The projects, which include the 16MW Tarhankutskaya and 13MW Donuzlavskaya, held PPAs with the Ukrainian government prior to the annexation of the Crimea by Russia. Some of the projects were owned by the Ukrainian government.
In response to the invasion, Ukraine's national operator of wholesale electricity market, Energorynok, officially announced that it would no longer buy electricity produced by the wind and solar plants in the region.
Meanwhile, Crimea's minister of fuel and energy, Sergey Egorov, said that operations of the majority of solar and wind power plants in Crimea have been suspended since April. In August, it was revealed the Russian government was looking at bringing the projects into its tarriff framework.
The Russian government said the wind tariff in Crimea would be set at RUB 3.42 ($0.08) per kWh.
According to Russian energy analysts, the majority of the existing wind power plants in Crimea will probably not be re-launched until mid-2015 at the earliest due to the uncertainty over their legal status and the low tarriff price.
The tarriffs are currently four times lower than the original Ukrainian prices. At the same time consumer prices remain at the pre-invasion level, costing the Russian federal budget around RUB 18 billion ($550 million).
Anton Usachev, director of the Russian Association of Solar Energy, believes that the Crimean industry of solar and wind power will be loss-making. Keeping tarriffs at RUB 3.42 is only suitable for the regions with a developed solar and wind infrastructure, such as those in California or South Africa. At the same time in the case of Crimea and Russia the tarriff should be set at RUB 8 per kWh.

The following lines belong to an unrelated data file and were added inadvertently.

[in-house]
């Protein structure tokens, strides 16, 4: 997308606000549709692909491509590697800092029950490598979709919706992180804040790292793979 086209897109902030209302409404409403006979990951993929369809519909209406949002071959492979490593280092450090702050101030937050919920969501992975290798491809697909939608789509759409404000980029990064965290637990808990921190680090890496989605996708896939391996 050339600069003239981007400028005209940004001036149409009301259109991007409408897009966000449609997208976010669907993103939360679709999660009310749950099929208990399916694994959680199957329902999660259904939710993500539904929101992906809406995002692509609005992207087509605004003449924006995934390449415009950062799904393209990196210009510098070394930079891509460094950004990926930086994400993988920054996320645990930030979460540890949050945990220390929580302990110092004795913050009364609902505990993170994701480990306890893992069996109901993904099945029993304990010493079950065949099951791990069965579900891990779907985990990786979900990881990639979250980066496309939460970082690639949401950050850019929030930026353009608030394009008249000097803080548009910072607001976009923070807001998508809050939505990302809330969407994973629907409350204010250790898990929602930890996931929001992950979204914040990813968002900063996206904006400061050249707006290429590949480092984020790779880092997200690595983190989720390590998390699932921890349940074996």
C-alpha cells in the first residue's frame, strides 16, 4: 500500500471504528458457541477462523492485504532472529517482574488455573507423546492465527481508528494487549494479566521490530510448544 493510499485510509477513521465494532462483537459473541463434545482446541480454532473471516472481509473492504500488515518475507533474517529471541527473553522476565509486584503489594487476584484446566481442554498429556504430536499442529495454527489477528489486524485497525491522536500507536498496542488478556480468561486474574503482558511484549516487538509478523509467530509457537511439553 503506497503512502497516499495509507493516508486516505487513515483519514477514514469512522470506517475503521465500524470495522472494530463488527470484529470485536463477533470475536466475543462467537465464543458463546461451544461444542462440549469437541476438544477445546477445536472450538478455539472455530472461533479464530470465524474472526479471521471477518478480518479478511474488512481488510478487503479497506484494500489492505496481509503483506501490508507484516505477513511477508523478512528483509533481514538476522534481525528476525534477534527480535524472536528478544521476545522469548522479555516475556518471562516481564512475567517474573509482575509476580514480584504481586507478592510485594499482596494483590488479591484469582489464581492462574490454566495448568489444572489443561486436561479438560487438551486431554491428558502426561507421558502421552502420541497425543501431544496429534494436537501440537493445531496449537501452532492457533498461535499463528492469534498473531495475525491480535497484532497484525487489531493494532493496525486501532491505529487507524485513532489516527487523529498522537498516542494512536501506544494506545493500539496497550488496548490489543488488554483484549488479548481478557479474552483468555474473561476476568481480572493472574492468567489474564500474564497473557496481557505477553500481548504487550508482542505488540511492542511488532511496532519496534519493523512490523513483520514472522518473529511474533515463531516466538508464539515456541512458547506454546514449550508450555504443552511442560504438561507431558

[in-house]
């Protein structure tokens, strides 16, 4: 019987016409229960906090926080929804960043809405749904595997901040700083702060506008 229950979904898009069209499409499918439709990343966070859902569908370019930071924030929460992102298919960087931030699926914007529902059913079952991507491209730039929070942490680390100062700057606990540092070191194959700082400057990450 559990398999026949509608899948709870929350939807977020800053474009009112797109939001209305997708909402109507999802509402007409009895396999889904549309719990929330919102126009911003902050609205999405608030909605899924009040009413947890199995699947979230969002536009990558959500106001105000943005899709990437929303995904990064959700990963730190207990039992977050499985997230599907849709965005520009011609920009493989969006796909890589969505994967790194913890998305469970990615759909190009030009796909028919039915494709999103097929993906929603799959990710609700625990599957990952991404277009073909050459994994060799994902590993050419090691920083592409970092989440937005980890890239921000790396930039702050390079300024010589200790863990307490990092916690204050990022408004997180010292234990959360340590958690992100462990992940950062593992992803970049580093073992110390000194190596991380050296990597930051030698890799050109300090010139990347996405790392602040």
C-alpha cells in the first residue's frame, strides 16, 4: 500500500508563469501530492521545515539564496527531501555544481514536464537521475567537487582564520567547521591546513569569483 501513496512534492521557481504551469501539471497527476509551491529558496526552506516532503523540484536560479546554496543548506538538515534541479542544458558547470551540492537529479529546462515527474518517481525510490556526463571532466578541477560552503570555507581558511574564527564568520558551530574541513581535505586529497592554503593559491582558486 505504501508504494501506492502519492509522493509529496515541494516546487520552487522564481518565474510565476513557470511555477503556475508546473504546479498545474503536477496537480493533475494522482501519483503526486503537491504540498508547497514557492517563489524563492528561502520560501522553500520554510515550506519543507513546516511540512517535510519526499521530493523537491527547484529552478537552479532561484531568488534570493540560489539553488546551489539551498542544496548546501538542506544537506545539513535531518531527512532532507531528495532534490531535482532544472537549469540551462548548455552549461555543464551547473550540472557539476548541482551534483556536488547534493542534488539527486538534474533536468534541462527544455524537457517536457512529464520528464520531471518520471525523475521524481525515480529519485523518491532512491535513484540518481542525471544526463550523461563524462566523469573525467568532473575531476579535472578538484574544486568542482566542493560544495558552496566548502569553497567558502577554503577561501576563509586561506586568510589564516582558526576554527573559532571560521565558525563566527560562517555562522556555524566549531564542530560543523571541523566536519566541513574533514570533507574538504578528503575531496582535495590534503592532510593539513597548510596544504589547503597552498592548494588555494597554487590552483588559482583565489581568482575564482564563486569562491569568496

Sources in the Russian Ministry of Energy suggest the government is aware of the current situation. However, it is currently unable to significantly increase tariffs, mainly due to a shortage of funds in the national federal budget caused by sanctions and unfavourable investment climate in the country.
There is a possibility that tarriffs may be increased by 2018-2020, despite the fact that this may spark criticism by the powerful Russian oil and gas lobby. Due to high costs, the government of Crimea is considering alternative ways for the provision of Crimea with energy.
According to Crimean prime minister Sergey Aksenov, there is a possibility of the region switching investment focus to conventional thermal stations.